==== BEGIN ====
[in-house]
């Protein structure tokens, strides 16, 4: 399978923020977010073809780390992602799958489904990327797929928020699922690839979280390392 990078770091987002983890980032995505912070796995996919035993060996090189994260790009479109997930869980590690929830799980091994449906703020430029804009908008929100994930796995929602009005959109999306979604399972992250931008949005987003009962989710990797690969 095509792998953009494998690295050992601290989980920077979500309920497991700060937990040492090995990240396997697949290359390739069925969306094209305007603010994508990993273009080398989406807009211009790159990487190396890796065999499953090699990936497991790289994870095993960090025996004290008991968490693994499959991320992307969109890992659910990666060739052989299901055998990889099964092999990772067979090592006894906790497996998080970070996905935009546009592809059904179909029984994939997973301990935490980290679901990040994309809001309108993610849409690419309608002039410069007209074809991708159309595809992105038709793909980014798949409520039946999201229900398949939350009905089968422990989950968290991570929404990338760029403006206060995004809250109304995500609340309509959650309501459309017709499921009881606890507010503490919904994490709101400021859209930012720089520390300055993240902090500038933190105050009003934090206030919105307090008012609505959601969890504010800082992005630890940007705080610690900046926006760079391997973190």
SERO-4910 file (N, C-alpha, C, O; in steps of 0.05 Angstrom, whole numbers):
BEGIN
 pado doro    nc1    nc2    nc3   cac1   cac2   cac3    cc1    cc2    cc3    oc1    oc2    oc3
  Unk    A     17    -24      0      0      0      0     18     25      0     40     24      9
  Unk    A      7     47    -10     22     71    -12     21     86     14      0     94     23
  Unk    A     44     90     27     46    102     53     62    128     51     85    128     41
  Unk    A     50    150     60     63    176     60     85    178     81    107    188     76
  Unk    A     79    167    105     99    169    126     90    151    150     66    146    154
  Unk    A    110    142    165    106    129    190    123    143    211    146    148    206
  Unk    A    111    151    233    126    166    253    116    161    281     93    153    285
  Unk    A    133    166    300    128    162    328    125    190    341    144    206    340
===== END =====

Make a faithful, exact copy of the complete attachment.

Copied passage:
[in-house]
């Protein structure tokens, strides 16, 4: 399978923020977010073809780390992602799958489904990327797929928020699922690839979280390392 990078770091987002983890980032995505912070796995996919035993060996090189994260790009479109997930869980590690929830799980091994449906703020430029804009908008929100994930796995929602009005959109999306979604399972992250931008949005987003009962989710990797690969 095509792998953009494998690295050992601290989980920077979500309920497991700060937990040492090995990240396997697949290359390739069925969306094209305007603010994508990993273009080398989406807009211009790159990487190396890796065999499953090699990936497991790289994870095993960090025996004290008991968490693994499959991320992307969109890992659910990666060739052989299901055998990889099964092999990772067979090592006894906790497996998080970070996905935009546009592809059904179909029984994939997973301990935490980290679901990040994309809001309108993610849409690419309608002039410069007209074809991708159309595809992105038709793909980014798949409520039946999201229900398949939350009905089968422990989950968290991570929404990338760029403006206060995004809250109304995500609340309509959650309501459309017709499921009881606890507010503490919904994490709101400021859209930012720089520390300055993240902090500038933190105050009003934090206030919105307090008012609505959601969890504010800082992005630890940007705080610690900046926006760079391997973190």
SERO-4910 file (N, C-alpha, C, O; in steps of 0.05 Angstrom, whole numbers):
BEGIN
 pado doro    nc1    nc2    nc3   cac1   cac2   cac3    cc1    cc2    cc3    oc1    oc2    oc3
  Unk    A     17    -24      0      0      0      0     18     25      0     40     24      9
  Unk    A      7     47    -10     22     71    -12     21     86     14      0     94     23
  Unk    A     44     90     27     46    102     53     62    128     51     85    128     41
  Unk    A     50    150     60     63    176     60     85    178     81    107    188     76
  Unk    A     79    167    105     99    169    126     90    151    150     66    146    154
  Unk    A    110    142    165    106    129    190    123    143    211    146    148    206
  Unk    A    111    151    233    126    166    253    116    161    281     93    153    285
  Unk    A    133    166    300    128    162    328    125    190    341    144    206    340